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Raised Eyebrows: Brinsley Schwarz (Randy)

July 8, 2014

Music

It Ain’t Easy Being Brinsley: A Short History Of Brinsley Schwarz

Brinsley Schwarz’s history is an important one to the genre of Pub Rock and beyond. Though they may seem rather unassuming as far as rock bands go … Brinsley Schwarz without question represent an important intersection of music that would precede the influential pub rock and new wave scenes that occurred during the mid to late ’70s in the UK. There are a few bits and pieces of excitement in their chronicles to be sure, with mentions of sharing a rehearsal space with The Band in ‘69 , a ‘hyped’ gig across the pond opening for Van Morrison and Quicksilver Messenger Service at the Fillmore East in 1970 that failed miserably, and performing as the opening act for both Wings and Hawkwind respectively in ‘72.

Stream Brinsley’s tracks mentioned in this article here …

The idea of the band originated at the Woodbridge School between Nick Lowe and Brinsley Schwarz as early as ‘64. The name Kippington Lodge was assumed with the release of a single (Shy Boy) on the Parlaphone label in 1967 – their second single Rumours, was the first to showcase Lowe. With no charting hits and few record sales, the band was able to scrape by while backing Billie Davis for several singles and acting as the supporting band at the legendary Marquee Club in London through ‘68 and ‘69. The band renamed themselves after Schwarz in 1969 as a means to perform new material that was separate from Kippington Lodge.

Brinsley Schwarz released two very different albums in 1970, Brinsley Schwarz and Despite It All. The former remains a head-scratching attempt at marrying folk and prog while the latter stands as an overlooked cosmic country touchstone that redefined the early hype given to the Brinsleys and showed a promising new direction to the sounds being made by Lowe, Schwarz, Billy Rankin and Bob Andrews.

 

By 1971, songwriter/guitarist Ian Gomm had joined the group as they embarked on a tour with solo artist Ernie Graham and English rock band Help Yourself as part of a package called “The Down Home Rhythm Kings.” The Brinsleys and Help Yourself acted as Graham’s backing band on his incredibly underrated lone solo LP, Ernie Graham, and Graham wound up joining Help Yourself for one album, Strange Affair, the following year. Graham would be briefly resurrected by Stiff Records with the release of one single in 1978 – Romeo and the Lonely Girl / Only Time Will Tell.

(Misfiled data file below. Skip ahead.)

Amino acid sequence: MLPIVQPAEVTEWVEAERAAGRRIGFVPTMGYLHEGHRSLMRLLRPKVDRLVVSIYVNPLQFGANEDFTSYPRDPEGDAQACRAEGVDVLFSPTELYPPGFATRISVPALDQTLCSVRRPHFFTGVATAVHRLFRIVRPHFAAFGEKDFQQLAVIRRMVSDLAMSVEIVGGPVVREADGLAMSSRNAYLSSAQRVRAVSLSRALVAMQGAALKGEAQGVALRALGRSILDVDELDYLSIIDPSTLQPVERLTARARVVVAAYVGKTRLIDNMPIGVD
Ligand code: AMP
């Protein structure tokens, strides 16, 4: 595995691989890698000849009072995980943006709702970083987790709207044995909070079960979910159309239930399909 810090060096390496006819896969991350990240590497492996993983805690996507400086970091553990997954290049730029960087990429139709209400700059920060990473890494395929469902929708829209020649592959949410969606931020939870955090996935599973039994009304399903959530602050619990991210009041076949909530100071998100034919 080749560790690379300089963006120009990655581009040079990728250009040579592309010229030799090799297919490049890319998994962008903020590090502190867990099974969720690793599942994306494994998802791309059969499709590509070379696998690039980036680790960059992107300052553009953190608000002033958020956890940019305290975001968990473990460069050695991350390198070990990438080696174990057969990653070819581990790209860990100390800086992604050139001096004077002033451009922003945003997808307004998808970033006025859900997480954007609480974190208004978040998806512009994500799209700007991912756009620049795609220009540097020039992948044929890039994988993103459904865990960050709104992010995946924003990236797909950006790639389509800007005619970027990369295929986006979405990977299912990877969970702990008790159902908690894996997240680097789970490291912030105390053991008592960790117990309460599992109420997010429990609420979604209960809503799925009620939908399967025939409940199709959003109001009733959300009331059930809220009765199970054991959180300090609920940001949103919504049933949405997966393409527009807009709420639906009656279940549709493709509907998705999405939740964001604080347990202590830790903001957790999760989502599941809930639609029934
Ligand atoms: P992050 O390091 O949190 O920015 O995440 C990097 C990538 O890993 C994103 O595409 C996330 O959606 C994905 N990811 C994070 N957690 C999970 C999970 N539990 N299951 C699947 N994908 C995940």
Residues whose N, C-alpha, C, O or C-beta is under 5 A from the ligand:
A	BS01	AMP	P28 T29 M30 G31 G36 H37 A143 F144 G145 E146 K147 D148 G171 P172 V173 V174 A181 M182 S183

LISTEN: Help Yourself – Strange Affair

Brinsley Schwarz also had loose ties to country/soul/funk extraordinaire Jim Ford, covering Ford’s Ju Ju Man and Niki Hoeke Speedway on their 1972 album Silver Pistol (the first album to feature Gomm). An additional Ford song, I’m Ahead If I Can Quit While I’m Behind was well performed on their sole live release, Greasy Truckers Party, in 1972. The album also features performances by Man and Hawkwind. Man drummer Terry Williams would later go on to play with Lowe in Rockpile.

LISTEN: Brinsley Schwarz – Ju Ju Man

‘72 and ‘73 saw The Brinsleys creating what may be THE quintessential Pub Rock albums with Nervous On The Road and Please Don’t Ever Change. Tracks like Happy Doing What We’re Doing, Nervous on the Road (But Can’t Stay At Home) and Surrender to the Rhythm trade some of the band’s previous country leanings for more of a southern groove similar to The Band or Allen Toussaint – Toussaint even receives a capricious reading of I Like It Like That by Lowe and band on the record. The additional release of Please Don’t Ever Change in ‘73 cemented the Brinsleys spot as one of the top bands in England – strangely both albums feature fantastic treatments of forgotten rockabilly songwriter Ronnie Self’s Home in My Hand.

LISTEN: Brinsley Schwarz – Home In My Hand

 

Brinsley Schwarz’s final album, The New Favourites of … Brinsley Schwarz, came in ‘74 just as the band had reached their peak. The LP was produced by former Love Sculpture member Dave Edmunds, who would soon find a foil in Lowe with Rockpile. Though commercially unsuccessful, the album remains a highly influential work, containing the cult classic (What’s So Funny ‘Bout) Peace, Love and Understanding which was brought to prominence by Elvis Costello and The Attractions in 1979.

A mysterious additional album entitled It’s All Over Now was released in 1975, but was quickly pulled. A few copies still exist after a small repress in 1988, some copies used the pseudonym Raime Schwarz. Tracks from the album have appeared on a number of Schwarz bootlegs over the years, one in particular is the original version of Lowe’s 1979 hit single Cruel to be Kind, co-written with Brinsley bandmate Ian Gomm.

LISTEN: Brinsley Schwarz – (What’s So Funny ‘Bout) Peace Love And Understanding

 

Lowe would go on to begin session work with Edmunds in 1975 on his Subtle As A Flying Mallet album. Ian Gomm would begin a solo career and start a home recording studio that would before long host the likes of The Stranglers, Peter Hammill and Amon Duul. Brinsley Schwarz and Bob Andrews would soon form The Rumour and back Graham Parker. Billy Rankin would join fellow pub rockers Ducks Deluxe for their final tour in ‘75. What happens from here is something labeled Pub Rock, a genre the Brinsleys pioneered and gave coherence to and a soon-to-be band called Rockpile would come to define.

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